Telepathology programme being developed for Guyana


Minister of Health Dr Frank Anthony on Wednesday announced plans to establish a telepathology programme in Guyana. This programme which is being developed with Mount Sinai Health System allows pathologists to connect with labs and patients all over the world.

Dr Anthony said once it is up and running, it will reduce the time for patients to be diagnosed from months to days.

“One of the big challenges that we have is when we do the fine needle biopsy or when we do any biopsy our pathology labs can sometimes take a long time.

“So just to examine and prepare the slides sometimes can be between six weeks to six months and that is a very long time for somebody to wait to determine whether or not they have a cancerous growth,” Dr Anthony said.

And so, the ministry has been working with Mount Sinai to expedite this process and one of the ways that this can happen is with telepathology.

“We can prepare the slides here in Guyana, we will be able to take high-resolution images of the slide and then the oncologist in other parts of the world will be able to read the slides and then be able to give a diagnosis.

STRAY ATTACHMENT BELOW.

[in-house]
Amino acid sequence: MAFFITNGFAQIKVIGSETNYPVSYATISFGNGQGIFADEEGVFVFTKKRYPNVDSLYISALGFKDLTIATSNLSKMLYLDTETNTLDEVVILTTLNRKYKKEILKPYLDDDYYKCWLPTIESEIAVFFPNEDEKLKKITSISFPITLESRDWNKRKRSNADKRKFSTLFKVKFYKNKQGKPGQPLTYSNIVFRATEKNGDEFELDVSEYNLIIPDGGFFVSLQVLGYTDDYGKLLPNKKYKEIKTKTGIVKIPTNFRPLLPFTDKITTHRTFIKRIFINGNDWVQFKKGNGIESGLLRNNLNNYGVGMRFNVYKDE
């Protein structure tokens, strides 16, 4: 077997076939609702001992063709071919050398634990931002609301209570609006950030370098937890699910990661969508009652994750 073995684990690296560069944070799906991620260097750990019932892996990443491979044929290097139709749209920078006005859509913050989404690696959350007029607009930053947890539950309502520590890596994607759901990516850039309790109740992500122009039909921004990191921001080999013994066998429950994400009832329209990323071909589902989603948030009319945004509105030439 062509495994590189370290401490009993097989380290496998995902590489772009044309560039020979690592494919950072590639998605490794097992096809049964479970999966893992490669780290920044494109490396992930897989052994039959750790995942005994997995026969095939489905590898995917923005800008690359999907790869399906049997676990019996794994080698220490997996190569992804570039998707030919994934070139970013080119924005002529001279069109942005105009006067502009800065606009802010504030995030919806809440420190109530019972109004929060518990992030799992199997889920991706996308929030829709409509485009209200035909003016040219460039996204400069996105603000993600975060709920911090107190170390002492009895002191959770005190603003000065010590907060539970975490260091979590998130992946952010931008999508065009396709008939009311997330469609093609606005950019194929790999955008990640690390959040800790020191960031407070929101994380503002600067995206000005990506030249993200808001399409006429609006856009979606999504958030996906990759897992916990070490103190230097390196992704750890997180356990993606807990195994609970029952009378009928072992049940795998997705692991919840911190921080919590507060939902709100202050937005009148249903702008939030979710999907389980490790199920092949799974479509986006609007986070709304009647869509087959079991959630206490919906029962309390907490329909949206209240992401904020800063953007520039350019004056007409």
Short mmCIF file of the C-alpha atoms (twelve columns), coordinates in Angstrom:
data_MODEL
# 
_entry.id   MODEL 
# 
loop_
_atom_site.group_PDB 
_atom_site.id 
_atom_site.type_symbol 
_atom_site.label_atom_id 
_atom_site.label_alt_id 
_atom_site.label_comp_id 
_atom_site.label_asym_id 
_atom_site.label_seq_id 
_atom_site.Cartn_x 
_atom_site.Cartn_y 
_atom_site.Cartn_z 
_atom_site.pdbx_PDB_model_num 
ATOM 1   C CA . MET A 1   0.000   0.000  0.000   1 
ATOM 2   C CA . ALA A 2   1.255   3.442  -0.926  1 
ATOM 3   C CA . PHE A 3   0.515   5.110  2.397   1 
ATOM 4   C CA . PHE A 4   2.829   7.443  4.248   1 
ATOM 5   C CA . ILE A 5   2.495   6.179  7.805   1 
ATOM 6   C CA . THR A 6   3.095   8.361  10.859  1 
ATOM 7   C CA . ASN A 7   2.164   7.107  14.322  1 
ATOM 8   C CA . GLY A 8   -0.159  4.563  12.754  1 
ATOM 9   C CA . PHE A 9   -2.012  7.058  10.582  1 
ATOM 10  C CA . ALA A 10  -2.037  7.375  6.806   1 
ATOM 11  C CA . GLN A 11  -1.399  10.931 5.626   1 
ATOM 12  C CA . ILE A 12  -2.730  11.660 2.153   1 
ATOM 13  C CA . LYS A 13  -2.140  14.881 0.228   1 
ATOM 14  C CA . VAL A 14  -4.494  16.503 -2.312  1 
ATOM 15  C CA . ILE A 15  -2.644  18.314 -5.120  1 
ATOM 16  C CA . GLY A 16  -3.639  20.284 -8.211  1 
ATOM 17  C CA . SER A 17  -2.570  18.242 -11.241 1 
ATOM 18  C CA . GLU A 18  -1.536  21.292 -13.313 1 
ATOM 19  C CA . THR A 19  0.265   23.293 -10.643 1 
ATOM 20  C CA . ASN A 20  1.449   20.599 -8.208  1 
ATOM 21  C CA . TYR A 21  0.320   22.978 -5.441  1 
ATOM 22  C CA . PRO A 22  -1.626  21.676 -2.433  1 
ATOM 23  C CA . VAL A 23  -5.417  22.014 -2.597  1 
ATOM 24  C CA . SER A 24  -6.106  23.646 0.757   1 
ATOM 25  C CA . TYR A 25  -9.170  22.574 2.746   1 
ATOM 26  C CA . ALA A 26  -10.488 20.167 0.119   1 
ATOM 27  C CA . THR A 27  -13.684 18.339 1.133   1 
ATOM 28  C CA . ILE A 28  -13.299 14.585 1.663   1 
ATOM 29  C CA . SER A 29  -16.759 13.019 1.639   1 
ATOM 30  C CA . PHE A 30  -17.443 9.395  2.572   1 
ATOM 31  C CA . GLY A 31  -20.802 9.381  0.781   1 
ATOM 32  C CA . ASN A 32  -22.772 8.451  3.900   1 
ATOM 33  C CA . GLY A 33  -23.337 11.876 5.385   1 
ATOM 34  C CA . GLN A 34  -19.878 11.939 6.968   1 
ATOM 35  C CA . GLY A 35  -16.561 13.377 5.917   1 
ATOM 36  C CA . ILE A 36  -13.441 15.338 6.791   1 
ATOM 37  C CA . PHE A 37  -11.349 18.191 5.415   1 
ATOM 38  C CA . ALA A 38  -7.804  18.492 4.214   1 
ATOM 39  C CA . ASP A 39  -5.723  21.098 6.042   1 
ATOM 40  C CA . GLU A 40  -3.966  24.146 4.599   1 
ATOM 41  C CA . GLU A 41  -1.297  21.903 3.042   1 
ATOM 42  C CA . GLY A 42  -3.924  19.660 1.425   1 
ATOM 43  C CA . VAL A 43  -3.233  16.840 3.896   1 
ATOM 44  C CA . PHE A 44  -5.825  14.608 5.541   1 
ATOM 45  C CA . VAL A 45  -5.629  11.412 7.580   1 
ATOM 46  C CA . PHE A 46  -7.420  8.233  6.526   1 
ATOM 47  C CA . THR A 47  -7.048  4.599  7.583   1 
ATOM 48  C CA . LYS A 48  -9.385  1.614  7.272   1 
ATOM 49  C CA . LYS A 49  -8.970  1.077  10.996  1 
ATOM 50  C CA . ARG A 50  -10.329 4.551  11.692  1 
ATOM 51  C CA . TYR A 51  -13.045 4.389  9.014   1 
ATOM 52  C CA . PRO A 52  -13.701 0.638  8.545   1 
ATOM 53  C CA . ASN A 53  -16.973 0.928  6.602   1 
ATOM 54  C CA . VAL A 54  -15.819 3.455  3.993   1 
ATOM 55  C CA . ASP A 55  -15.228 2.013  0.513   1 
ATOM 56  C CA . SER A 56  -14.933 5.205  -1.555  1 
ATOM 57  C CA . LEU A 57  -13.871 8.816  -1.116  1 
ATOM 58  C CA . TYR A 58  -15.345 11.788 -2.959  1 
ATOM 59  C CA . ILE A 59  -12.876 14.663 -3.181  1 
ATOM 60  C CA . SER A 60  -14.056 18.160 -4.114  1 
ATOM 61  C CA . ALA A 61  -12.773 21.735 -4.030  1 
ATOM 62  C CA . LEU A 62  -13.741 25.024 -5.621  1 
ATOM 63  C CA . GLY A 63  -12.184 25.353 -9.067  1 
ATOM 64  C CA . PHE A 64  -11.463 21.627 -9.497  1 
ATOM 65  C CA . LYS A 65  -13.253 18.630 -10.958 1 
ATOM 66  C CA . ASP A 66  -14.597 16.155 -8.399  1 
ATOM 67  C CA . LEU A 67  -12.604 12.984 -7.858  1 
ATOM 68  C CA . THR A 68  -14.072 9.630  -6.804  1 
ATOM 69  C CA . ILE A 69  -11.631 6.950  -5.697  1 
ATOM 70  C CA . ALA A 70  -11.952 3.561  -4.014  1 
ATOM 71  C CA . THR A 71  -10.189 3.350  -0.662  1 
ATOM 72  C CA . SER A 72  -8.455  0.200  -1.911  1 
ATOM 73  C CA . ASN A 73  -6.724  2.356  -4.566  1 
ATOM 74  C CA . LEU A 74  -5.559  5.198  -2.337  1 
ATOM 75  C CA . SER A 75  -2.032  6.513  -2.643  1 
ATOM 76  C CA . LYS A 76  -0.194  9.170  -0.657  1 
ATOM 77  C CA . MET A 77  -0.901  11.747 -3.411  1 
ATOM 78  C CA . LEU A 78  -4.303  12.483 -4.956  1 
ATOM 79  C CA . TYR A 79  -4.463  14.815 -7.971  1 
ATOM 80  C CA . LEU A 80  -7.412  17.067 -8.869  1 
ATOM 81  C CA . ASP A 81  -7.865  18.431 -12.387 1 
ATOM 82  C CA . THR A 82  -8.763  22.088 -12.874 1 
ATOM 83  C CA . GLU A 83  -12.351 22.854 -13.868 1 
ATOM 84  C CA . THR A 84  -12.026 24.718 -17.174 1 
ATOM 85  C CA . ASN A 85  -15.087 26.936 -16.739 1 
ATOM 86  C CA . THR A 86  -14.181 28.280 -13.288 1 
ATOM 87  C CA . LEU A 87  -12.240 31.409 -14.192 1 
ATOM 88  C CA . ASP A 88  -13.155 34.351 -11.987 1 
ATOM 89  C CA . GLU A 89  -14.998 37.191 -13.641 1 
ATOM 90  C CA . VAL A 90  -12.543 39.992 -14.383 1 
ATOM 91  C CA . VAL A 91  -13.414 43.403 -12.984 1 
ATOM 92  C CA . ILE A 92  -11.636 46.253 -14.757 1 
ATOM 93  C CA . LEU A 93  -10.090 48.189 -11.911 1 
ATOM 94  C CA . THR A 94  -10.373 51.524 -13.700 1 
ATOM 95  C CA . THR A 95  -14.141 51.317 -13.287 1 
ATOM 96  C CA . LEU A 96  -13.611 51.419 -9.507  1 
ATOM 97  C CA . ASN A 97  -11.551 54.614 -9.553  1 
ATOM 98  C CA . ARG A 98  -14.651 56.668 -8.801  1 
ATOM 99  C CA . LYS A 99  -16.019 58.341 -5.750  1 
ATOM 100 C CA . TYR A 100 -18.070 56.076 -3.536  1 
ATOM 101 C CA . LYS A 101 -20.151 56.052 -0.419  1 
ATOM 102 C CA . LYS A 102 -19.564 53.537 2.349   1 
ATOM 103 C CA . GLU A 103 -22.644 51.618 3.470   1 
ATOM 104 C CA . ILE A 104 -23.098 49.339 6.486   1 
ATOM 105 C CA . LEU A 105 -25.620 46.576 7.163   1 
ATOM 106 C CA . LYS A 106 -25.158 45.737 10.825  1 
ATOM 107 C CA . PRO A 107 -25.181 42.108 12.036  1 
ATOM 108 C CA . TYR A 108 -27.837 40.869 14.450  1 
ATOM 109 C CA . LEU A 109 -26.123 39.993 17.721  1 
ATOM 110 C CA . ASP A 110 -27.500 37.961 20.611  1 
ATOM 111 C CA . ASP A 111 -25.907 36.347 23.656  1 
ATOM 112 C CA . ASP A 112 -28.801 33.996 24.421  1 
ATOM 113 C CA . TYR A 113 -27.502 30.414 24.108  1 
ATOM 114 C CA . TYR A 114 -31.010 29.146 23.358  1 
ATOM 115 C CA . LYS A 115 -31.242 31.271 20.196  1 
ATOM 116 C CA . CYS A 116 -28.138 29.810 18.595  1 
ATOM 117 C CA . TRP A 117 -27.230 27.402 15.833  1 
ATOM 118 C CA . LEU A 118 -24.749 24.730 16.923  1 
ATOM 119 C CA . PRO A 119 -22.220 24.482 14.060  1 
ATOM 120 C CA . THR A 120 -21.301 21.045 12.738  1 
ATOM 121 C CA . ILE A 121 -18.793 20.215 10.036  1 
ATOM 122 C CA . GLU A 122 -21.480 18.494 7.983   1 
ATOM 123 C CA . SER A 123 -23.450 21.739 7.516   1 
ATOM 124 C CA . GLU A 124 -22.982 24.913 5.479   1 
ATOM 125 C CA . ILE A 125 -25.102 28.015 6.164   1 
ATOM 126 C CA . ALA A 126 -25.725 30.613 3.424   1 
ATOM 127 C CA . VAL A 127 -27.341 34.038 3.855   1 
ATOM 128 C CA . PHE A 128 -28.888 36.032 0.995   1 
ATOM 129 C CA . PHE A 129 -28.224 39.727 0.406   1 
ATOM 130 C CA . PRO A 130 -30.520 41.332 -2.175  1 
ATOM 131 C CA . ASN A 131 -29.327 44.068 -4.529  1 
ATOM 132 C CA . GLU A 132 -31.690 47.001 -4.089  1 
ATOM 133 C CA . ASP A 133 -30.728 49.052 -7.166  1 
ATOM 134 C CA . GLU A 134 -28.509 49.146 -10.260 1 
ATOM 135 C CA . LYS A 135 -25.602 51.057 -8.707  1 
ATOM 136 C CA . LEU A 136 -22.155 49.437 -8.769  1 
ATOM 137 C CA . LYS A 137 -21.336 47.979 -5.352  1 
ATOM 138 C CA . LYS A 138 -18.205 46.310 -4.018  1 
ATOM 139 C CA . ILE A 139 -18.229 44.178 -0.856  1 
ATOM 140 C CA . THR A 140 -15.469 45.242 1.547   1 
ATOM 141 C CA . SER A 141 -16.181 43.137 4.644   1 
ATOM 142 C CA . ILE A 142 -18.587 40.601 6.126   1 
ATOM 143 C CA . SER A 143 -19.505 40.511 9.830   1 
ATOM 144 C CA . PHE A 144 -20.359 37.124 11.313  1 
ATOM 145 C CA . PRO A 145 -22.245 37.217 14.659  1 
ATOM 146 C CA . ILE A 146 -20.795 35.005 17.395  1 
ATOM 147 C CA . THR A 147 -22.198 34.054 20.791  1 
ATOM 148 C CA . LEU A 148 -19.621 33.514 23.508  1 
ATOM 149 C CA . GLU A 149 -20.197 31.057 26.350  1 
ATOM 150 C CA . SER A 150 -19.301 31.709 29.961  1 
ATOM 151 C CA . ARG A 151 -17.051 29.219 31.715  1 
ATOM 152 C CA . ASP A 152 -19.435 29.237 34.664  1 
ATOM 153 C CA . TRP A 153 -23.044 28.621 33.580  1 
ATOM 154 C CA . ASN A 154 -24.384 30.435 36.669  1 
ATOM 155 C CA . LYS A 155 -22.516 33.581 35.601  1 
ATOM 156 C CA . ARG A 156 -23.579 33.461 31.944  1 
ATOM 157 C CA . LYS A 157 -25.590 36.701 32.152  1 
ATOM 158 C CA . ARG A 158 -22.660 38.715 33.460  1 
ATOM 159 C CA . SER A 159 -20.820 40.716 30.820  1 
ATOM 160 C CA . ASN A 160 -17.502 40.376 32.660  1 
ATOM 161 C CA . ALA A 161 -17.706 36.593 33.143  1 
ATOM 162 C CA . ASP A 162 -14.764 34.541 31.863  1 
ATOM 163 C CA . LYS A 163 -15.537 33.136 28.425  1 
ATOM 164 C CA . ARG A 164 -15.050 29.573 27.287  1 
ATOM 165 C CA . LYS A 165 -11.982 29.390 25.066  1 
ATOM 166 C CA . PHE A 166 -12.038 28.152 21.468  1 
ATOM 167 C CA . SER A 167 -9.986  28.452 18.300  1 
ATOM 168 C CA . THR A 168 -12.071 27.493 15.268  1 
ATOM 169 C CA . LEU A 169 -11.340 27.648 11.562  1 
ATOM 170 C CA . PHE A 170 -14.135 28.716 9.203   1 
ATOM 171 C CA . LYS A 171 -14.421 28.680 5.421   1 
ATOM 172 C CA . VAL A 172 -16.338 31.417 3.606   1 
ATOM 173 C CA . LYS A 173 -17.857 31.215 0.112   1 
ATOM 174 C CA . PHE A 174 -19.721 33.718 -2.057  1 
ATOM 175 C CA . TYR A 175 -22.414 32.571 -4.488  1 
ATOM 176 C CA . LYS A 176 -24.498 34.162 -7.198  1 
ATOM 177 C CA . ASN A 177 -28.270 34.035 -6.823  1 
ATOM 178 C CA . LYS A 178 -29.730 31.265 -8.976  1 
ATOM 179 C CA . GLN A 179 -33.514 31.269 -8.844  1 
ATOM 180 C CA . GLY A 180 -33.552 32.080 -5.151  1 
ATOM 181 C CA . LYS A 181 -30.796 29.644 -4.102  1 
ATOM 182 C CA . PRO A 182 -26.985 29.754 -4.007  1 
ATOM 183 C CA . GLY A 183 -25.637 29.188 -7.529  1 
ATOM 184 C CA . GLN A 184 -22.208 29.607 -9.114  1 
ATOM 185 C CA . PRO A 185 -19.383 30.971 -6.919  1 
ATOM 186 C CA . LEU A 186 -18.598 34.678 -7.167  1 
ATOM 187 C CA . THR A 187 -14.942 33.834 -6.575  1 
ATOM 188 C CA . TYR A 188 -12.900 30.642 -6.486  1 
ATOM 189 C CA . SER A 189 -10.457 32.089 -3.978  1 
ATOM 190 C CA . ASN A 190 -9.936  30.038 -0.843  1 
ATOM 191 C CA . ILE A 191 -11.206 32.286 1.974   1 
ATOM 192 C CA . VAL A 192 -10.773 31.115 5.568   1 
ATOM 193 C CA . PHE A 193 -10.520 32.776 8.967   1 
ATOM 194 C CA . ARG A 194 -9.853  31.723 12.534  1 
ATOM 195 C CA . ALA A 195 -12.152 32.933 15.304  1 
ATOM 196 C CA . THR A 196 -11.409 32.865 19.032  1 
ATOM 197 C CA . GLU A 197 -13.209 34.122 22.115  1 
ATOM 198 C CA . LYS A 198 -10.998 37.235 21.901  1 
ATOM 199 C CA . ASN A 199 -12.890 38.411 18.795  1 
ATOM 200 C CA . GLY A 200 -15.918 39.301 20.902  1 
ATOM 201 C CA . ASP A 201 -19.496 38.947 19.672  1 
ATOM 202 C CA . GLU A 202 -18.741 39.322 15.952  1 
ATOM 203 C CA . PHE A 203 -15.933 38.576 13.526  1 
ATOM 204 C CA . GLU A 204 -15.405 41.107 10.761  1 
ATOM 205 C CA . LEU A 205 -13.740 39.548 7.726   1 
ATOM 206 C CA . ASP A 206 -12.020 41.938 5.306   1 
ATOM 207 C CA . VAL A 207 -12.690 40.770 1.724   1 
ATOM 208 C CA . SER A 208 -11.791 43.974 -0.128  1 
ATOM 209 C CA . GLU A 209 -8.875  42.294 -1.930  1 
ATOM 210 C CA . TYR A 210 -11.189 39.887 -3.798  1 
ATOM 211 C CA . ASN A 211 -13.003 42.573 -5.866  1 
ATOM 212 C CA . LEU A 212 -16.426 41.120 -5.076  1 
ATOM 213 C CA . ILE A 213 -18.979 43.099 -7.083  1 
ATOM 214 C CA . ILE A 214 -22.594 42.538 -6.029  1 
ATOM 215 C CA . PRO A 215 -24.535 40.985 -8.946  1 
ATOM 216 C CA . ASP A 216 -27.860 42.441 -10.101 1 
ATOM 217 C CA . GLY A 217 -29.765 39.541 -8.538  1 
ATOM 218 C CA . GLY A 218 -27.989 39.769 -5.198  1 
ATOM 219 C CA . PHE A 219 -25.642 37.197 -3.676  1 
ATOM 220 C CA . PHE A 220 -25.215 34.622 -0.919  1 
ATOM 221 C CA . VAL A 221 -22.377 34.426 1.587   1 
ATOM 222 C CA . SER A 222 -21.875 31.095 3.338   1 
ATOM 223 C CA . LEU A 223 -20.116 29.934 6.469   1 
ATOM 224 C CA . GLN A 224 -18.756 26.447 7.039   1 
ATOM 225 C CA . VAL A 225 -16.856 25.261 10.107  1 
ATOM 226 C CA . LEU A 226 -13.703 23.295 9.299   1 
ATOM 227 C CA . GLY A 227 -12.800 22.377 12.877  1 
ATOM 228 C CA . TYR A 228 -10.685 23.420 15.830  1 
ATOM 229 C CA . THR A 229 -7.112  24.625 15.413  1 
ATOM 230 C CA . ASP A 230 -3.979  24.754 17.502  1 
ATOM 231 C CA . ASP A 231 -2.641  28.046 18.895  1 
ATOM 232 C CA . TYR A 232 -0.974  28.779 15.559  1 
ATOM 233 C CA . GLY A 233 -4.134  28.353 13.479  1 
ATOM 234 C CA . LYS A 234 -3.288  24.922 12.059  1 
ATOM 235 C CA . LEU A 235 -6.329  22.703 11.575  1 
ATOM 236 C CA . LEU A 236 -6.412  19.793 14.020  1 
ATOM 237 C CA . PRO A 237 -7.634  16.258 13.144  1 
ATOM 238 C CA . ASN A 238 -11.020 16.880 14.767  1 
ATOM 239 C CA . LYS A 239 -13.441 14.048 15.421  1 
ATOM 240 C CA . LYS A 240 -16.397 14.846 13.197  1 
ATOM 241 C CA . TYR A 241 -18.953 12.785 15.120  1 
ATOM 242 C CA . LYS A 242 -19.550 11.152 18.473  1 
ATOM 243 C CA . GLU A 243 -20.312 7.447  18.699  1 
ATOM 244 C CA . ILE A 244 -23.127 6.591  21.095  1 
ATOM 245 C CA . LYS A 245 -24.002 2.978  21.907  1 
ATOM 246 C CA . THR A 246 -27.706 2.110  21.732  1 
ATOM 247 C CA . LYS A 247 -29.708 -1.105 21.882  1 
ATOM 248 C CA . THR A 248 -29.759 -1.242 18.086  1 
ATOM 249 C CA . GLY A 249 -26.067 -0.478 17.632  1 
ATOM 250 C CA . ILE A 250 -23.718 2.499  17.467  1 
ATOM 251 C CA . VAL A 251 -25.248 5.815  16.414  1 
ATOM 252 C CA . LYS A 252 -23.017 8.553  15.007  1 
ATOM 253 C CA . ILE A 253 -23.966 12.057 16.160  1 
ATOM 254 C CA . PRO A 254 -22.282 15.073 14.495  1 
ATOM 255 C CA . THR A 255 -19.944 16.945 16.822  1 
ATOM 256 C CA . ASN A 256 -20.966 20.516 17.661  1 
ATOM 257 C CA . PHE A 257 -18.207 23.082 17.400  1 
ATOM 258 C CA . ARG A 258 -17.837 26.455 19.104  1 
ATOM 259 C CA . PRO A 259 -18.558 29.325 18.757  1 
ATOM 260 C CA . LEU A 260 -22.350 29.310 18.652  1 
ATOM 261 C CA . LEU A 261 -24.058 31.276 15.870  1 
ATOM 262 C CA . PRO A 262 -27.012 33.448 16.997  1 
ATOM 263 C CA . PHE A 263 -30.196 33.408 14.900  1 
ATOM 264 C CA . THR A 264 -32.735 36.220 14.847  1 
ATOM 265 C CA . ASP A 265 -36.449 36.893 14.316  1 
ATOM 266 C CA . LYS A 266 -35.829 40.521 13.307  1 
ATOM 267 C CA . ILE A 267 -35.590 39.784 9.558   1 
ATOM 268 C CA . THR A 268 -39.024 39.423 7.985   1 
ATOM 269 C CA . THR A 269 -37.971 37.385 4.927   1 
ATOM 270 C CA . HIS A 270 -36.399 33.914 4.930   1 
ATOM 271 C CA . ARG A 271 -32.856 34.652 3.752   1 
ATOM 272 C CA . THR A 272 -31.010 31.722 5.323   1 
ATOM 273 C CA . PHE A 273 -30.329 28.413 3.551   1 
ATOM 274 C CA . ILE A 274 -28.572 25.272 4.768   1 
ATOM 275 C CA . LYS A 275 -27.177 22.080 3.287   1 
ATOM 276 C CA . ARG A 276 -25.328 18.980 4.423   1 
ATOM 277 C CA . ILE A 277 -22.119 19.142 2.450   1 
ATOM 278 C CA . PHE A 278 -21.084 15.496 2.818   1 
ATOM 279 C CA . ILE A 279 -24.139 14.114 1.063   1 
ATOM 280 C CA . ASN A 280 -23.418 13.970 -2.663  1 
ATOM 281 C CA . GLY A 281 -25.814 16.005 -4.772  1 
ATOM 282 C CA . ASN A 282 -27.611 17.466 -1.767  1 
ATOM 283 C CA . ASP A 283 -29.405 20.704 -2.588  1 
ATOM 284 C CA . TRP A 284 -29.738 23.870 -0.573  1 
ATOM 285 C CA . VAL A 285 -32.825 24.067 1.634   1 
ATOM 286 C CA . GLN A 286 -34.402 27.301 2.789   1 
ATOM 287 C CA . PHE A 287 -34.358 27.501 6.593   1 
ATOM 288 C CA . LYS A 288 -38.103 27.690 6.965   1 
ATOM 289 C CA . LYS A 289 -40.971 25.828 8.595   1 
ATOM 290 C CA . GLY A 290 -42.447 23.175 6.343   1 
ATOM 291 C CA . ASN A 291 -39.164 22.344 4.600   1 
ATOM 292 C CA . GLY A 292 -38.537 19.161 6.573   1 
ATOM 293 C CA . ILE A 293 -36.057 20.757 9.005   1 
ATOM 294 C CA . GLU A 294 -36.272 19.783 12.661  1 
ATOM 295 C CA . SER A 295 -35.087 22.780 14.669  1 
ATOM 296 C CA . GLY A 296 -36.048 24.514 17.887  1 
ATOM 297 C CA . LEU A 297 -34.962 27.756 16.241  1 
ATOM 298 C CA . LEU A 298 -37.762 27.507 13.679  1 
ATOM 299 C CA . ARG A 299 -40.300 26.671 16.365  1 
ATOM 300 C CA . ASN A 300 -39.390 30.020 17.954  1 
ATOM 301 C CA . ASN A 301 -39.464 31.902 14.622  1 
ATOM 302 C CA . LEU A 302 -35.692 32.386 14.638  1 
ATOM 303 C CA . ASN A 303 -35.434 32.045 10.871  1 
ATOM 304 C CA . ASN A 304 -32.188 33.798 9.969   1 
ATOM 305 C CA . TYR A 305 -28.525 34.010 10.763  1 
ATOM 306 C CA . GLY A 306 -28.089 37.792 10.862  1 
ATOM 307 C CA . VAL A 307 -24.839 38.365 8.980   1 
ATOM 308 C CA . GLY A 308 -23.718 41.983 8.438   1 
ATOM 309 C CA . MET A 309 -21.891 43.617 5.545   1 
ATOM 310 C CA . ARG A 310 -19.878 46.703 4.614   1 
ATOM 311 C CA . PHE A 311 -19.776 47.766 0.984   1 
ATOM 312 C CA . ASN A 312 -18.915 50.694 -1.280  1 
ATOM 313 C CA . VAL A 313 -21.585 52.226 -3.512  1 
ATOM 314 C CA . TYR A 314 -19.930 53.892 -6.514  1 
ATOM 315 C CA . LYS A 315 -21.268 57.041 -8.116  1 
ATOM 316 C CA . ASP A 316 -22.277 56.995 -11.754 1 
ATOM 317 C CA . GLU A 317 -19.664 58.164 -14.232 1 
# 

“The turnaround time for diagnosis would improve very quickly,” the health minister related.

Dr Anthony was at the time speaking about making treatment and services for patients diagnosed with any form of cancer more accessible.

He also revealed that they are working with Mount Sinai to develop an oncology centre here to treat all cancer patients.

“We will be able to have better guidelines in place for each of the different types of cancer and to have not just meds available but if people need chemotherapy and radiotherapy all of those interventions will be available.”

Additionally, the ministry also inked a Memorandum of Understanding with the International Atomic Energy Agency to donate three mammogram machines to Guyana.

“We are currently in the process of looking at three of our regional hospitals, identifying the areas where we are going to be putting these mammograms and once, they send the machine we will be able to install it and expand the services to offer more access to mammograms across the country,” Dr Anthony said.

He noted that breast cancer remains the most prevalent cancer in women and contributes to the highest death rate for cancers among women.

“We can change this outcome if we are able to make the diagnosis of breast cancer earlier,” Dr Anthony said noting all of the interventions been put in place to address this.

He further added that the medications for patients will also be more accessible and in constant supply.

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